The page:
Topgolf developers are gearing up for a fight in University City

Topgolf developers are gearing up for a fight in University City
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Charlotte’s first Topgolf just had its grand opening this past weekend near Whitehall. The response was incredible.

But a proposed second location near University City is in serious jeopardy. Nearby neighborhoods have launched a campaign to keep the City Council from giving the property the necessary rezoning. In response, the developers behind the location and University City’s top power players are trying to line up support ahead of a crucial vote next week.

The second location is proposed for University City near Mallard Creek Church Road at I-85.

“Charlotte’s fast-growing population, demographics, climate and business-friendly culture are ideal for Topgolf,” Topgolf Chief Development Officer Chris Callaway said in the announcement of the new location.

While both locations are in Charlotte, this one is about 26 miles by car away from the current one in south Charlotte.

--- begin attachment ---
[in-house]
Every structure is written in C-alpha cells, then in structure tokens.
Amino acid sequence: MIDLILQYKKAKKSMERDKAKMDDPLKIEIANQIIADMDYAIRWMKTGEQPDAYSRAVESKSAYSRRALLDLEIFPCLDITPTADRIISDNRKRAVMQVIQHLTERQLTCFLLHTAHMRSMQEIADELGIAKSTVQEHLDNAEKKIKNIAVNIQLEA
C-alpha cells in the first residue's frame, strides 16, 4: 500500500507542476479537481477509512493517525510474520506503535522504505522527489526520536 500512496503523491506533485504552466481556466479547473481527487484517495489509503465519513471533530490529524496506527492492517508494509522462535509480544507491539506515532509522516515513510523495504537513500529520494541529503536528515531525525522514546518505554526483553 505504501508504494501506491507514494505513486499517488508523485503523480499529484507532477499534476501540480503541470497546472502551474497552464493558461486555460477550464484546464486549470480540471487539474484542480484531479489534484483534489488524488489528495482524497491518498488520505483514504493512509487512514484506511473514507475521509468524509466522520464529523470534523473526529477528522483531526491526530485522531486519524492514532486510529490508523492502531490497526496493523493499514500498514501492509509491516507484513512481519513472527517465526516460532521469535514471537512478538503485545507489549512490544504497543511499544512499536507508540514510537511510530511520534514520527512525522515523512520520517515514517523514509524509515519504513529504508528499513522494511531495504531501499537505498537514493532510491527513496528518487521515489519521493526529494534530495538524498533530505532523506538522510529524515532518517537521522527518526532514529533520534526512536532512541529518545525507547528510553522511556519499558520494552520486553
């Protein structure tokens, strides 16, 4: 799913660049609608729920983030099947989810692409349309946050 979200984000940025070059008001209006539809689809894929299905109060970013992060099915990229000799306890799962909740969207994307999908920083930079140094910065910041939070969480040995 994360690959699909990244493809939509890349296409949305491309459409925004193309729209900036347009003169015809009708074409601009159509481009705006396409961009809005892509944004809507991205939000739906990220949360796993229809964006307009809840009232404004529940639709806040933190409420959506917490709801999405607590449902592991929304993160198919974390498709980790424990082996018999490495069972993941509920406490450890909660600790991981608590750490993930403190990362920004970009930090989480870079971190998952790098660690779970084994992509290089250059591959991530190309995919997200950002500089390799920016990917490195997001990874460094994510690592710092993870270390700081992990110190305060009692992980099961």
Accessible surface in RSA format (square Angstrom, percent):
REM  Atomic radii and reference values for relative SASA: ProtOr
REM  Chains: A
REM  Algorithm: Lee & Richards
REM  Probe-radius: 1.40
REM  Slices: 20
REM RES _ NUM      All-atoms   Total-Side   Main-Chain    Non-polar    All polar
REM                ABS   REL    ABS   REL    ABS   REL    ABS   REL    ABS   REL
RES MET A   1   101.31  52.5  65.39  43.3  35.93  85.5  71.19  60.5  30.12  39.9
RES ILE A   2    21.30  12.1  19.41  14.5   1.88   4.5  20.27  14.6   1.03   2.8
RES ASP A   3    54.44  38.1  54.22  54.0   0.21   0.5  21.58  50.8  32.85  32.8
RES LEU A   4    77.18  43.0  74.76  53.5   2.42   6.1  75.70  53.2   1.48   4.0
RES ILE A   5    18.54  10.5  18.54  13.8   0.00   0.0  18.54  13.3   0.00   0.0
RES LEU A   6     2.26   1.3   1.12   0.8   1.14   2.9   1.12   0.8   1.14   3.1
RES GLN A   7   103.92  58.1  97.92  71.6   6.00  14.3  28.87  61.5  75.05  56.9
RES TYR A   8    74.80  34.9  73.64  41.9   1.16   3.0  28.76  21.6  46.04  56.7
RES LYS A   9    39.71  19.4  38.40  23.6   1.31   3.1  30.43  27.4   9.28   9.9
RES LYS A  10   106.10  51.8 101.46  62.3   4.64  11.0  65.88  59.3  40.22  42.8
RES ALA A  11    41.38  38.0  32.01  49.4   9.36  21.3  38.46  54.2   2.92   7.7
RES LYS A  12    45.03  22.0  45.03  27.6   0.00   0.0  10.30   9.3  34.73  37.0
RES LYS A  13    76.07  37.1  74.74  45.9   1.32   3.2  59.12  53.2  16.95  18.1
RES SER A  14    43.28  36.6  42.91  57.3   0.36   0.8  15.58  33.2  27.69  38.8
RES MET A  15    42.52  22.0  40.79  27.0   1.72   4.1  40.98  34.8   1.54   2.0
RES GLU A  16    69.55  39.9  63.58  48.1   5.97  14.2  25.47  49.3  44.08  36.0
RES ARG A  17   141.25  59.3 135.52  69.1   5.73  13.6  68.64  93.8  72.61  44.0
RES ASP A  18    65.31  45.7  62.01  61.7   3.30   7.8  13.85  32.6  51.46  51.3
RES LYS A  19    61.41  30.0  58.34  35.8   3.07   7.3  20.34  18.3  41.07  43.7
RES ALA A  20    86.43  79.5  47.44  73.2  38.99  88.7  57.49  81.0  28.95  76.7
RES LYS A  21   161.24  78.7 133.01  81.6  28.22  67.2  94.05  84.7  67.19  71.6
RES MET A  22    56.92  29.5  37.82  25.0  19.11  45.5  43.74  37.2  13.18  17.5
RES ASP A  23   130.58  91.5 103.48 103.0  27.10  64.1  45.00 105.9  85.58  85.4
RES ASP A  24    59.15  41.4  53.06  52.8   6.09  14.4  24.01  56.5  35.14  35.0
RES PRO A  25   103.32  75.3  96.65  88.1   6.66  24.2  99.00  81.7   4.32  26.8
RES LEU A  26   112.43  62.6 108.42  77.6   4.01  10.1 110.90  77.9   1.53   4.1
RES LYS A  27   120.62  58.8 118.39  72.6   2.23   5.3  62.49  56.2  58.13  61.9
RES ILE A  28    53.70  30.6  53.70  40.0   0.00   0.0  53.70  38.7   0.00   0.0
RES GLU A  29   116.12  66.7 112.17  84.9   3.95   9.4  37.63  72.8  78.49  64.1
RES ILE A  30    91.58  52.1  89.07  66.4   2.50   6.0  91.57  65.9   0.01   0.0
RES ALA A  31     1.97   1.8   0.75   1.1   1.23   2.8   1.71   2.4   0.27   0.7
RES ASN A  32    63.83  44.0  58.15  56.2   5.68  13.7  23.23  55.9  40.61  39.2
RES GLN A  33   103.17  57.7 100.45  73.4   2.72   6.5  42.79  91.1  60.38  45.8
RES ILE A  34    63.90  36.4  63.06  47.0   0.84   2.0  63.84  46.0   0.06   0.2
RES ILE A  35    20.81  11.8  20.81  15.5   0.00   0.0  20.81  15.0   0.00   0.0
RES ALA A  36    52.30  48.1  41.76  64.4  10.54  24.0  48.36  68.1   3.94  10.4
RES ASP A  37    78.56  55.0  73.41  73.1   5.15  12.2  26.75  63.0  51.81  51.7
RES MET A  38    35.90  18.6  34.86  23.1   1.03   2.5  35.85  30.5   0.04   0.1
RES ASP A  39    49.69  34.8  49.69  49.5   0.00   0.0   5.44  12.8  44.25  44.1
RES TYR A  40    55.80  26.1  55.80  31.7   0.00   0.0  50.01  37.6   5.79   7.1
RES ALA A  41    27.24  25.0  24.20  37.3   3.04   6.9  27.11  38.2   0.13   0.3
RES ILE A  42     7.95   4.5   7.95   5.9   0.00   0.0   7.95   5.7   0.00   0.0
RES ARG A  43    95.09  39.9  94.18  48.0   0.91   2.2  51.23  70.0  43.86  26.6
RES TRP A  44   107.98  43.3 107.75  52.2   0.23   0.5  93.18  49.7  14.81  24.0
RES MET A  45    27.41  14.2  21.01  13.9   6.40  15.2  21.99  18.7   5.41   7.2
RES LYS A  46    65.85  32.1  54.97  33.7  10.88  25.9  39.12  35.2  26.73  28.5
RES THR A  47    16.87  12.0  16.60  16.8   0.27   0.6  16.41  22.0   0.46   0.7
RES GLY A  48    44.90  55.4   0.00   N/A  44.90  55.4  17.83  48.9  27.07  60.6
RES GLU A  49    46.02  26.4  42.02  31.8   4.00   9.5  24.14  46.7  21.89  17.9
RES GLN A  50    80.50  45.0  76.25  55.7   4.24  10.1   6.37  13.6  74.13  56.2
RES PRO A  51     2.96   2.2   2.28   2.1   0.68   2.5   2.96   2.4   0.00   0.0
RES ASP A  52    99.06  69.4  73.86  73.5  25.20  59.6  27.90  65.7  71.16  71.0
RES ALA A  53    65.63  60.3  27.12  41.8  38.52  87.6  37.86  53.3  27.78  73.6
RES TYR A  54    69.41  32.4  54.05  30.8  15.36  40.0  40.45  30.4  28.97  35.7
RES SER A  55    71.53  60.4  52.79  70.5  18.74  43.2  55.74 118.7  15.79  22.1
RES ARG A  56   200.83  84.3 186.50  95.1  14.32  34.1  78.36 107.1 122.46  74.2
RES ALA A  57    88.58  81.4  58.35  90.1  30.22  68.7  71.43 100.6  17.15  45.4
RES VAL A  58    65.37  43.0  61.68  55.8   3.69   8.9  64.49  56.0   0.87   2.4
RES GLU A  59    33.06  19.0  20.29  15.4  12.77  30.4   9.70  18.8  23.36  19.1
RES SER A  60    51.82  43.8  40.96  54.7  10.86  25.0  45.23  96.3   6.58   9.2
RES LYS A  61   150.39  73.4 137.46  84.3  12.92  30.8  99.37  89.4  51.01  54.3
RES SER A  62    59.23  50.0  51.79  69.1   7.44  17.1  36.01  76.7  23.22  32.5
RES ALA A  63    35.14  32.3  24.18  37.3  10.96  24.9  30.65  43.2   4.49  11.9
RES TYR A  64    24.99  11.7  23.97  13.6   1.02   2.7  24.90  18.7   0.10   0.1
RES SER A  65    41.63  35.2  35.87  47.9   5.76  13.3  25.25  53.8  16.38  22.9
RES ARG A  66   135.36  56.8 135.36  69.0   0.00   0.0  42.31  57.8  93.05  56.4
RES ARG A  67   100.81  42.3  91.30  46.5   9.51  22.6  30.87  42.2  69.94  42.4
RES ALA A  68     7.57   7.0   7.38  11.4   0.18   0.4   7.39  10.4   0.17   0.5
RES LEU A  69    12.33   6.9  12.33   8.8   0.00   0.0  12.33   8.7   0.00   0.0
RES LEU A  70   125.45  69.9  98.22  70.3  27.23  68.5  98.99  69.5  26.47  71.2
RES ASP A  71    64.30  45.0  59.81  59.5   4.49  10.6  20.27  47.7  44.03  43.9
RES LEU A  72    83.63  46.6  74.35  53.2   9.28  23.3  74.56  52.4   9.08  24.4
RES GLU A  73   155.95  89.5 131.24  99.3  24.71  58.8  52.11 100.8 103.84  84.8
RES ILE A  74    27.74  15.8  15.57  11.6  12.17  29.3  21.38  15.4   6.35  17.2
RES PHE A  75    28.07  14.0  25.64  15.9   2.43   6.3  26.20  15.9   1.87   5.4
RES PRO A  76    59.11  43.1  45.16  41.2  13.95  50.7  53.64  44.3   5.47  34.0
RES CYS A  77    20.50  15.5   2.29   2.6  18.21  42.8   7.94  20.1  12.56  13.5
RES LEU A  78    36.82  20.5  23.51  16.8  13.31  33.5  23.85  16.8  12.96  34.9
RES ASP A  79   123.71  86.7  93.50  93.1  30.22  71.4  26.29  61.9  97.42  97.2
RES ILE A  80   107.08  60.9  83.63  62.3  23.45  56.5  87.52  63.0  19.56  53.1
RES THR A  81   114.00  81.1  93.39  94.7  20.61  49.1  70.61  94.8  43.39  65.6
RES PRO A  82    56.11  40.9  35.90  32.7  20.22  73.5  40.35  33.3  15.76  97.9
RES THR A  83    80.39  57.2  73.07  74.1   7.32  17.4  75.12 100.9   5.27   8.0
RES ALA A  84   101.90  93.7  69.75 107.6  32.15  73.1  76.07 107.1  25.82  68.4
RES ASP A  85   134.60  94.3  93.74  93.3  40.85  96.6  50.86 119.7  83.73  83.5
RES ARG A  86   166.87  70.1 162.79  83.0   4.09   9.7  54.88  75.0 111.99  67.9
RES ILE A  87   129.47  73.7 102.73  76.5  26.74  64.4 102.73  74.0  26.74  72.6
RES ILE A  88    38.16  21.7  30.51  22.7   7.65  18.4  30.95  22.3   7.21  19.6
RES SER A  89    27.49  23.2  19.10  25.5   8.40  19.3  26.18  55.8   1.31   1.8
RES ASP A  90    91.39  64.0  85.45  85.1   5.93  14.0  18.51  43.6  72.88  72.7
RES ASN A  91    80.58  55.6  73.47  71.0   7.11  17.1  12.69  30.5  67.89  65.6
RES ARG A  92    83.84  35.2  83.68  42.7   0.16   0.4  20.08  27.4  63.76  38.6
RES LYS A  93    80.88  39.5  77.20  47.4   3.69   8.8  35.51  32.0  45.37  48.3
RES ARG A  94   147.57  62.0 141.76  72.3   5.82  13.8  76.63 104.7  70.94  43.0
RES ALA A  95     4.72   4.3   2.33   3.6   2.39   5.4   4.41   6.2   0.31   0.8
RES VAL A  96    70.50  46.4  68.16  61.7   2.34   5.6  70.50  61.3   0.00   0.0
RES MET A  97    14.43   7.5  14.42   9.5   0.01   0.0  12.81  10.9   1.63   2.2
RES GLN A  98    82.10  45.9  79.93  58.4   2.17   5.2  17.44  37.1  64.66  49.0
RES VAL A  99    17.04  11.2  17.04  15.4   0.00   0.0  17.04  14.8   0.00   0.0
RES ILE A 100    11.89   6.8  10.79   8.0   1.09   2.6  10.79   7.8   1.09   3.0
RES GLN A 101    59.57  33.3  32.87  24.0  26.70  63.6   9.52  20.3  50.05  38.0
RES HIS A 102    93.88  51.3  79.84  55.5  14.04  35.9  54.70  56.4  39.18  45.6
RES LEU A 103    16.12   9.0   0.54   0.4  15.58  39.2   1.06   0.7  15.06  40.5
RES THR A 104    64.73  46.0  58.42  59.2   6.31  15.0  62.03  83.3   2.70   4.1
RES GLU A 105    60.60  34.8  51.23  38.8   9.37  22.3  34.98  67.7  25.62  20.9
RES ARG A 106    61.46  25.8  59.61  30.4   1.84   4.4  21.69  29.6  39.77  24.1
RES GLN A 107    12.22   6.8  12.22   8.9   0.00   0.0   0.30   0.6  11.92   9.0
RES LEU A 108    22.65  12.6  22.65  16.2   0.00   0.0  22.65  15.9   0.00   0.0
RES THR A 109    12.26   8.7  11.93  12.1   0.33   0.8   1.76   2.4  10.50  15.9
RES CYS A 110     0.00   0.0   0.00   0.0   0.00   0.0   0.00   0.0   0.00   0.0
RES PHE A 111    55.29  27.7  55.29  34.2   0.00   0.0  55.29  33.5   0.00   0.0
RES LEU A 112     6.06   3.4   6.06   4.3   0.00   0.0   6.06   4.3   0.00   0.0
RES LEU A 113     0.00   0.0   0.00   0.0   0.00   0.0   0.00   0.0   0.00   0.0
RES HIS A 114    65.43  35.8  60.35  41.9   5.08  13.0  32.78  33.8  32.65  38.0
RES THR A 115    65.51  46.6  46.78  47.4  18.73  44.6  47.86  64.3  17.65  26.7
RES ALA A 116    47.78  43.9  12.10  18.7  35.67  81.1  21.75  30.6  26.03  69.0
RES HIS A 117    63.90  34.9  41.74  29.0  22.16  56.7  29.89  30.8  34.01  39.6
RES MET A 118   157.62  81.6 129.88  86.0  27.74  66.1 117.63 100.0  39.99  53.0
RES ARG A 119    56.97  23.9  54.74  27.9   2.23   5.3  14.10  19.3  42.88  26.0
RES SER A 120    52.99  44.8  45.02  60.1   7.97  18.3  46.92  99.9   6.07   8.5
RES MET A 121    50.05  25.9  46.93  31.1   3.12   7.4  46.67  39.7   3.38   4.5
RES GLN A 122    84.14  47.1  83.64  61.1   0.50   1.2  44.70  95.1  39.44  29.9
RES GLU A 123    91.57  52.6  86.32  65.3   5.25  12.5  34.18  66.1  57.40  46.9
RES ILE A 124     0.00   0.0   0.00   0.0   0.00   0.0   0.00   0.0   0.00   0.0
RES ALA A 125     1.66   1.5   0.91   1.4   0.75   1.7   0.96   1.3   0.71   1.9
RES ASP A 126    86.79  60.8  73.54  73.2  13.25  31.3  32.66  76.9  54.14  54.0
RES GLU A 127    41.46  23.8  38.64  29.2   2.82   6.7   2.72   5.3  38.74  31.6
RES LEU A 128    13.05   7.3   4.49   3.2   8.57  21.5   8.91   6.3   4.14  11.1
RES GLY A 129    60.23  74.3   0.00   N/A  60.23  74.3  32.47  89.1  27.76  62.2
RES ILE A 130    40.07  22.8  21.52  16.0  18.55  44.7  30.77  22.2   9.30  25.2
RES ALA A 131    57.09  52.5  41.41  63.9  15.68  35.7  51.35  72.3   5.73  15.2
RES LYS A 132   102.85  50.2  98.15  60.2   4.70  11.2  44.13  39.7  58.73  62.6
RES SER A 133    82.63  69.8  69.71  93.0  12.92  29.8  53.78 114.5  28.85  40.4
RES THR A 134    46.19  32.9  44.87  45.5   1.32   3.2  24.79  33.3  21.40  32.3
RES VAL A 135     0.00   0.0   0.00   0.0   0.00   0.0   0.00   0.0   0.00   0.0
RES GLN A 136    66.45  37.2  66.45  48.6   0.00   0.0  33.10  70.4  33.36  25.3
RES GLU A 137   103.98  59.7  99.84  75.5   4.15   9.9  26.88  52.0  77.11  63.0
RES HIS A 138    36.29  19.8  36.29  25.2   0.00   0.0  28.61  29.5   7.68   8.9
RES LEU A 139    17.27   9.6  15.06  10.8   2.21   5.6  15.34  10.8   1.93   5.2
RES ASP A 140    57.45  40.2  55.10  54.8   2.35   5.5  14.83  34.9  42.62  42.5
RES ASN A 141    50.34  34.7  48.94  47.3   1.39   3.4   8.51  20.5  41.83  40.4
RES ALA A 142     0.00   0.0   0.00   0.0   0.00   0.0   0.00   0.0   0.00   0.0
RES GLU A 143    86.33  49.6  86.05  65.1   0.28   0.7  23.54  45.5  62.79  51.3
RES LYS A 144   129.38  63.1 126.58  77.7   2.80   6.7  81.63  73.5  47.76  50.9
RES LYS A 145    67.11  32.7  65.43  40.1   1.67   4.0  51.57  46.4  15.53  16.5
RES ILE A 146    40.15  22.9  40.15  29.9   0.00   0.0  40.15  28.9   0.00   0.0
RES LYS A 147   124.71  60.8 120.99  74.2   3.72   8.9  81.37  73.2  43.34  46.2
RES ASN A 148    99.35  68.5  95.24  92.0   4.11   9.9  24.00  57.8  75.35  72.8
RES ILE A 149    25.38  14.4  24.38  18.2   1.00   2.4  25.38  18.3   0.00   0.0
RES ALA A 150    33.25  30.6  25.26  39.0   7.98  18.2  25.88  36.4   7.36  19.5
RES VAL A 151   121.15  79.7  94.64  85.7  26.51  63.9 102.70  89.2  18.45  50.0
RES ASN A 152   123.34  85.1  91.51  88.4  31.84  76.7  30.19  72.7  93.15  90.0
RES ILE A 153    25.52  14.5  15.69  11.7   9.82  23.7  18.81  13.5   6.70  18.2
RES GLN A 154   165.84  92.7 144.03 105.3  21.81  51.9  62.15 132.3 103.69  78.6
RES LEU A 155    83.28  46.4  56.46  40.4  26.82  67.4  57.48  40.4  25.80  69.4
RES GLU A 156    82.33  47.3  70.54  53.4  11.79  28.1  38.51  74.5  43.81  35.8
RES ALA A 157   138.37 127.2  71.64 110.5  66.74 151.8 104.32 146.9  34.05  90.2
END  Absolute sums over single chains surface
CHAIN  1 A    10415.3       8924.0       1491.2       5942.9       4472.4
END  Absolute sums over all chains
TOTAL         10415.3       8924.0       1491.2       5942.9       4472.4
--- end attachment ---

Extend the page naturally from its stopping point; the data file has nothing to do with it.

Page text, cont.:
[Agenda story: Charlotte is in love with Topgolf. A second one could be on the way]

The opposition has been unusually vigorous.

While there is frequently opposition to new development, the voices against Topgolf here have been particularly loud. And in an election year, the City Council has been attentive. Neighbors’ concerns come down to traffic, lights and noise.

“Every single Top Golf facility is lit up brighter than a Christmas tree at night,”nearby resident Linda Majchrzak told the council. “Do you want that in your backyard?”

The developers are fighting back against “misinformation.”

Matt Browder, one of the principal developers of the property, said they’ve done numerous light studies that show the nearby neighborhoods won’t be affected. He said they’ve also studied noise, and found that the nearby freeway is louder than Topgolf will be.

Topgolf also points out that they’ll be spending $2.5 million on new roads to ease congestion in the area.

Supporters have already launched a petition on The petition only has 60 signers so far, but the signers are also encouraging people to start emailing city council members. This is somewhat unusual — usually the only campaigns are against a proposed development.

The developers are also calling in the area’s bigwigs to support the project. University City Partners Executive Director Darlene Heater has been vocal in her support for the project.

A final vote is expected next week.

It might be close.

“It’s got me nervous,” Browder said.

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